1. The Latin was mysterious, signalling the (bona fide) mysteries of the Eucharist, vs. today’s liturgical populism, downgrading the mystical and downplaying the sacral.
2. The priest saying Mass was a functionary, reflecting the ex opere operato aspect of what he did.
3. The priest at mass was (presumably) a priest at prayer, absorbed in that aspect, which meant he did not look at or survey people, even when turning to them to pronounce a blessing or solicit response.
4. As functionary or performer of the sacred ritual, he was severely limited. Ritual reigned, ad libbing unheard of.
5. People looked forward and saw the priest facing in the same direction, a crucial element in the transaction but not its focus. (Important point here and now, when the priest has become the focus, people look at him, there being nothing else, presuming they pay attention to what’s going on.)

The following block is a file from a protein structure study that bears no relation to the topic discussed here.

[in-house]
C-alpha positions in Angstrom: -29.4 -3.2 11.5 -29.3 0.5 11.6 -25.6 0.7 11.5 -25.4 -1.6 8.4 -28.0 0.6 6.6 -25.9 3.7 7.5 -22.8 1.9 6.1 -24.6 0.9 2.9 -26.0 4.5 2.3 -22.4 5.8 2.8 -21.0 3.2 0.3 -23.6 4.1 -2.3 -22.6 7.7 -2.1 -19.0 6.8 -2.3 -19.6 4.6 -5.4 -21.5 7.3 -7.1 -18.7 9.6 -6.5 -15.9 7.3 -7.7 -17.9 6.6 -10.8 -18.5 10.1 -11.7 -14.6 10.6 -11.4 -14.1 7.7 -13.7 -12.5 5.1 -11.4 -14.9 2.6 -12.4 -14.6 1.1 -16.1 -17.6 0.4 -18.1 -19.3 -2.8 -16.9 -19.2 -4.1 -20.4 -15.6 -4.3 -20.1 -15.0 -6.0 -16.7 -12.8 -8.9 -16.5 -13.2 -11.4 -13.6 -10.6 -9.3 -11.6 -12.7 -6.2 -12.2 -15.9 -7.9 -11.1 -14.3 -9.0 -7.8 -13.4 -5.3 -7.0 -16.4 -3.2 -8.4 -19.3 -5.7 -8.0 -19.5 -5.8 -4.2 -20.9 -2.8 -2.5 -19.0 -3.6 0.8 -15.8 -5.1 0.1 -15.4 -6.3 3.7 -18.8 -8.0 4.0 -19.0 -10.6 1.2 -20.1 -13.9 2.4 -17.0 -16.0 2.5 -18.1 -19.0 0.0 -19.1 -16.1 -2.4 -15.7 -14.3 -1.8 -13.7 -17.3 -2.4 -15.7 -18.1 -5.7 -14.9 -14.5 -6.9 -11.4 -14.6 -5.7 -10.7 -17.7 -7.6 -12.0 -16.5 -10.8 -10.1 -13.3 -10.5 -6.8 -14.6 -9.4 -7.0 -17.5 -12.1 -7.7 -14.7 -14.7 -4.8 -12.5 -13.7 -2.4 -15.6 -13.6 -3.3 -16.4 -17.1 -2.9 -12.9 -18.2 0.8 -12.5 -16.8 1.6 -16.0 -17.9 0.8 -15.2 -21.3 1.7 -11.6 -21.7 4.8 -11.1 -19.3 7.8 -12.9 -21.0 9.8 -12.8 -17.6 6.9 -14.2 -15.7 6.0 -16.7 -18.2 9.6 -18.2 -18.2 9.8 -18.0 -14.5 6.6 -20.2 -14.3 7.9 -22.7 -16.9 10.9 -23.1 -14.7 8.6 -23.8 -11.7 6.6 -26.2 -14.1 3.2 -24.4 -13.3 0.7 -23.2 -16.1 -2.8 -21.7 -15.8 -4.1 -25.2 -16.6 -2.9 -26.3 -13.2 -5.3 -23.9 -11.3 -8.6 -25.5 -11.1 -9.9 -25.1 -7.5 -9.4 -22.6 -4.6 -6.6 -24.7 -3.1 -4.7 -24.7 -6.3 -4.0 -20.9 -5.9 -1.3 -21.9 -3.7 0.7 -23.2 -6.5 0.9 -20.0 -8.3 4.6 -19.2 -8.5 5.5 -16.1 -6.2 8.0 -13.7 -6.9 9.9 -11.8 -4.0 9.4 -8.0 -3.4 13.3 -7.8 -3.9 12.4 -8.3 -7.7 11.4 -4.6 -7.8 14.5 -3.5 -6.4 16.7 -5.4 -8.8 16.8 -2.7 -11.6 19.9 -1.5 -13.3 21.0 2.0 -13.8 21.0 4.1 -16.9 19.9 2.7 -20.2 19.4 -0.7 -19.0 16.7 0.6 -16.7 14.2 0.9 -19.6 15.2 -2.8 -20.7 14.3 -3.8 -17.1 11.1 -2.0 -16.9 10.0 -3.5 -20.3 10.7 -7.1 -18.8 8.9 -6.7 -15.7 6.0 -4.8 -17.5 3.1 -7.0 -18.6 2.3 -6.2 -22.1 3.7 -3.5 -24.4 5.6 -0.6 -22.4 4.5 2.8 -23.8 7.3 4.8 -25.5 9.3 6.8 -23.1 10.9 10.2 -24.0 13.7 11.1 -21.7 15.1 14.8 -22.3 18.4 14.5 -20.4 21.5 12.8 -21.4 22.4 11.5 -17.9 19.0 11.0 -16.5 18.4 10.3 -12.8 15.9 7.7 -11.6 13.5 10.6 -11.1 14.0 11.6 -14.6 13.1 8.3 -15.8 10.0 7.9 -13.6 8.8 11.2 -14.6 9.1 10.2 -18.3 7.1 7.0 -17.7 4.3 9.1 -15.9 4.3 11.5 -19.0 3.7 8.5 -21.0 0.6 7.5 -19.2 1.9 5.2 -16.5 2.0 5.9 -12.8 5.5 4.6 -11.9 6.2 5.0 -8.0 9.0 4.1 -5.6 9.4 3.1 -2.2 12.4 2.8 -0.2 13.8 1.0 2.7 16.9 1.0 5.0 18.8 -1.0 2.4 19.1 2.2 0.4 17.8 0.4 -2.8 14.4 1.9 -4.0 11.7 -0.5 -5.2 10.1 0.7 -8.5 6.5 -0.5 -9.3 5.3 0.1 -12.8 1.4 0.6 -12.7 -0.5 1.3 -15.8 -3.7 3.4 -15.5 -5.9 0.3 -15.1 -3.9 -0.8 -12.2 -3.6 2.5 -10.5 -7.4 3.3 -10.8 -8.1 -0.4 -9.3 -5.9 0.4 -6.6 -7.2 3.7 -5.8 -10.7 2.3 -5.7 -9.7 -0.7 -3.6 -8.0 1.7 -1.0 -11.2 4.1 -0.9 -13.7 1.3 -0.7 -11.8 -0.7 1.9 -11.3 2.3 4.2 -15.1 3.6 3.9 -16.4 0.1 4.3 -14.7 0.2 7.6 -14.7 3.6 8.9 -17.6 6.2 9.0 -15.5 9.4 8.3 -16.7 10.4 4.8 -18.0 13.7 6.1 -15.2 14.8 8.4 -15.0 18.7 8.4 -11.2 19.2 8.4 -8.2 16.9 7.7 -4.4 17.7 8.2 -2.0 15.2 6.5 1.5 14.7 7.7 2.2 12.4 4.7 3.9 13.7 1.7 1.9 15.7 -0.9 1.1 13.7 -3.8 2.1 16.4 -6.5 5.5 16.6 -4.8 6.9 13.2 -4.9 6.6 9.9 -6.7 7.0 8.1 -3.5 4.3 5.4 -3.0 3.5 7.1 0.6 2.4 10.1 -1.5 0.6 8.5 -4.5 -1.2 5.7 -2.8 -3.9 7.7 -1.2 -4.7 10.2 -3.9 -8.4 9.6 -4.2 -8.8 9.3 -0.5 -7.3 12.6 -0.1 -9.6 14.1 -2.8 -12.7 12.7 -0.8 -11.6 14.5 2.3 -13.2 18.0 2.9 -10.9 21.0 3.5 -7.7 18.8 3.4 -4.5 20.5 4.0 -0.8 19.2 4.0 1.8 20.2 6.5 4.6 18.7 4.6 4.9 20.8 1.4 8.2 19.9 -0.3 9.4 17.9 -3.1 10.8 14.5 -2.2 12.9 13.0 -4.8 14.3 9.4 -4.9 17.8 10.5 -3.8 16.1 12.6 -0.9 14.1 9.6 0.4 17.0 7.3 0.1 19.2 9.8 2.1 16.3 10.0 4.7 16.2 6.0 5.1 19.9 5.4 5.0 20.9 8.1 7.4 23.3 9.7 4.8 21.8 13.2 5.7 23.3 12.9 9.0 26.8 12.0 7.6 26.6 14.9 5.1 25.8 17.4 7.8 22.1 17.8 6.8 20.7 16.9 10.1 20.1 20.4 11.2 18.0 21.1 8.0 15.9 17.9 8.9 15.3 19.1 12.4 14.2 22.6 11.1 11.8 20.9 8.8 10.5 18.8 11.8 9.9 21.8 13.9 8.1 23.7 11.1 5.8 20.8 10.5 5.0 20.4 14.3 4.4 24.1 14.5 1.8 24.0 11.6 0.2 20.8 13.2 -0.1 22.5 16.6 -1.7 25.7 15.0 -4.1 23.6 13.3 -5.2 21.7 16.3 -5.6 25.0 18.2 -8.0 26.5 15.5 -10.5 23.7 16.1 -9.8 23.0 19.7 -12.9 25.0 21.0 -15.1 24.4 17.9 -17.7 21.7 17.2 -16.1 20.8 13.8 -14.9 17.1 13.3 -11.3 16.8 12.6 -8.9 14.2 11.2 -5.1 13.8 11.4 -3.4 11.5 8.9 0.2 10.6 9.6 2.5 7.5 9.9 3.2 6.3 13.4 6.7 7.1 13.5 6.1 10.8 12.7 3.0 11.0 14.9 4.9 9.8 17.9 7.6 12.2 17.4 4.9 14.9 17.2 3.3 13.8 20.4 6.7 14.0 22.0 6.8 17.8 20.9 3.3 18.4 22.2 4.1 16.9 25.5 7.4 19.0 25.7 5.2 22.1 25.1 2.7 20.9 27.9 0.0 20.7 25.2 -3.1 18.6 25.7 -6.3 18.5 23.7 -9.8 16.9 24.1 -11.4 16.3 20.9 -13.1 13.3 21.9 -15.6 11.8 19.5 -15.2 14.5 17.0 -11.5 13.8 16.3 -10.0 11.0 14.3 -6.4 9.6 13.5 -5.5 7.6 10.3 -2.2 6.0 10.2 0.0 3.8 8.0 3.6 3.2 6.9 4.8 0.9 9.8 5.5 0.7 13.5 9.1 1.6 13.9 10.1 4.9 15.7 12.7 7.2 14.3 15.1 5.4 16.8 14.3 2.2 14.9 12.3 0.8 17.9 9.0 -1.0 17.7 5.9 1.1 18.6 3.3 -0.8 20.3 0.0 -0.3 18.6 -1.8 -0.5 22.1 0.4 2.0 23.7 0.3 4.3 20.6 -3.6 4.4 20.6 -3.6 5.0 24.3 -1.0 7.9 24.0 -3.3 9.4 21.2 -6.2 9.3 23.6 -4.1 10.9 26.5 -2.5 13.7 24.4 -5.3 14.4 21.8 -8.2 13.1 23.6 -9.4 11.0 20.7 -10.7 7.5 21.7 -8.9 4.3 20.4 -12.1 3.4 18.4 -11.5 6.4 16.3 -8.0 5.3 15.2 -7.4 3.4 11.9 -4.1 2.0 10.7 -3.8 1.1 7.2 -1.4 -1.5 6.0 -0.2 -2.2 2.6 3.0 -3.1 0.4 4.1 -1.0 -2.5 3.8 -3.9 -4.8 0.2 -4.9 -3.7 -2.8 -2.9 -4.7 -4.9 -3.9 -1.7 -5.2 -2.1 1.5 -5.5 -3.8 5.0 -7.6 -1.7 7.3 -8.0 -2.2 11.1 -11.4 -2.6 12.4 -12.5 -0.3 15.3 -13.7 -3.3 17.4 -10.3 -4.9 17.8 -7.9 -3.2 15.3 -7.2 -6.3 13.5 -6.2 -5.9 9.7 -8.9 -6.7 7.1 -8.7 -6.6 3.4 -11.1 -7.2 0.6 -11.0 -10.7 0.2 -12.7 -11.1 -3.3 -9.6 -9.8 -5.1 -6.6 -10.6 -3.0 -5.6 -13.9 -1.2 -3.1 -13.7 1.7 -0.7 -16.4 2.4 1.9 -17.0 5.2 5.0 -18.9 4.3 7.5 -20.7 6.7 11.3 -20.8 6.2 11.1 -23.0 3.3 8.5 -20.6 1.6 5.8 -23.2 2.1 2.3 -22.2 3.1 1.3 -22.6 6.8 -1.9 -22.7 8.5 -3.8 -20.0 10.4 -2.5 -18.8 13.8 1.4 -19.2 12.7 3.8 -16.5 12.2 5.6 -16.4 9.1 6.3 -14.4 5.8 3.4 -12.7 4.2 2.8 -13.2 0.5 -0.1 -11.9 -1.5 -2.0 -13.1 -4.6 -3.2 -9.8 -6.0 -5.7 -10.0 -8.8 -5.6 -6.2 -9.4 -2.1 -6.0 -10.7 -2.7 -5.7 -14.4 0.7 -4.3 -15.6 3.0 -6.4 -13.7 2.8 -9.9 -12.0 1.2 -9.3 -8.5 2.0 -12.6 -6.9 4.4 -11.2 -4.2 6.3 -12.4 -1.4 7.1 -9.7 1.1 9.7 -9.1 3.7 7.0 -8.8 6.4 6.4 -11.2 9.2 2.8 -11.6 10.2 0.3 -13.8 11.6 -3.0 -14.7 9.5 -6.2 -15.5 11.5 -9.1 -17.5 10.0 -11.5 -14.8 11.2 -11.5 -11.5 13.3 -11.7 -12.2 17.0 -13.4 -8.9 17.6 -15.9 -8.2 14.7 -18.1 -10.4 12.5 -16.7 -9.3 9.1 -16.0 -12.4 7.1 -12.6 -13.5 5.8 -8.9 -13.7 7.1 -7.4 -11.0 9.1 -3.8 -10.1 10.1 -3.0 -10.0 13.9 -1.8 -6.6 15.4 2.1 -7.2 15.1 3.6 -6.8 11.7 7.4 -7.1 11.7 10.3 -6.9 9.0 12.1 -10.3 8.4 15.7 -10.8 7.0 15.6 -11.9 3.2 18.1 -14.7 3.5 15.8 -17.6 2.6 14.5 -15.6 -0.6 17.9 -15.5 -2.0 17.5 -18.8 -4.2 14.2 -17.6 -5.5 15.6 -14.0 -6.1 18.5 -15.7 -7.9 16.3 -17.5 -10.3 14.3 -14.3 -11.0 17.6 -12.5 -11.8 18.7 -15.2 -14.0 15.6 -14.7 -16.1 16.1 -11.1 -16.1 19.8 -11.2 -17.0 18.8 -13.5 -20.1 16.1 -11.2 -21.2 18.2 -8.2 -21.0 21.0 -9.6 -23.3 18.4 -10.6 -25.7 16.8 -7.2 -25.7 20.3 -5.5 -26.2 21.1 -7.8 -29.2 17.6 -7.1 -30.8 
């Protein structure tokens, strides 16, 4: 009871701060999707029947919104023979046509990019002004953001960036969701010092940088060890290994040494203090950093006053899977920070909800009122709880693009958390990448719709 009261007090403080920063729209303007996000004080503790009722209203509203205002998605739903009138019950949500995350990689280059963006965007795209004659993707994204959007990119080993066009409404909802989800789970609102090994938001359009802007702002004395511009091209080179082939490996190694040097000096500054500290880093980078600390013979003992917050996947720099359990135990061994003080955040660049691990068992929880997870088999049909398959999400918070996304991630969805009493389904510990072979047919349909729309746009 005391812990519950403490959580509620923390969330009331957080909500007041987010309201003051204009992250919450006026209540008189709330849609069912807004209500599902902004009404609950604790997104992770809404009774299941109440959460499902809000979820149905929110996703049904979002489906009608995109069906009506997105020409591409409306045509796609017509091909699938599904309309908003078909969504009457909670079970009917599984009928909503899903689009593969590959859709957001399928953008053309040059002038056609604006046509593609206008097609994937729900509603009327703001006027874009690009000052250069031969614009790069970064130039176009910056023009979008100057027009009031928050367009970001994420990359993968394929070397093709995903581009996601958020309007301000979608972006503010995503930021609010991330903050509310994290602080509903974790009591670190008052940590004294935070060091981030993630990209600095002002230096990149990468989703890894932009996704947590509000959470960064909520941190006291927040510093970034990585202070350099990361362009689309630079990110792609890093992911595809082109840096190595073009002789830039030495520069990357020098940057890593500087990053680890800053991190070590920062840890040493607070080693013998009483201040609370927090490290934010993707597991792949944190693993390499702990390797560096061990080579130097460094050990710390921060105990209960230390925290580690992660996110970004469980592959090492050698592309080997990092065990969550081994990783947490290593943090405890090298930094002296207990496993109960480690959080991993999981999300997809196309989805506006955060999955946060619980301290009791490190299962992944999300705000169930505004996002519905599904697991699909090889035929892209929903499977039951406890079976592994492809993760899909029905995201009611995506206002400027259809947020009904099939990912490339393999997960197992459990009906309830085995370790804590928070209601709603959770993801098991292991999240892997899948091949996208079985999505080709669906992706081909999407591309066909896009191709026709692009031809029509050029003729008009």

6. The priest never looked at the people, as noted. It was prayer time, for him and the rest of us, moments of silence and attempted communing with the supernatural.
7. Mass over, church remained a place of prayer, not reverting to a social hall, as if the Sacrament did not remain, ensconced in tabernacle.
8. All in all, there was less or no socializing in church, more or only reverence or at least silence.
It’s different now.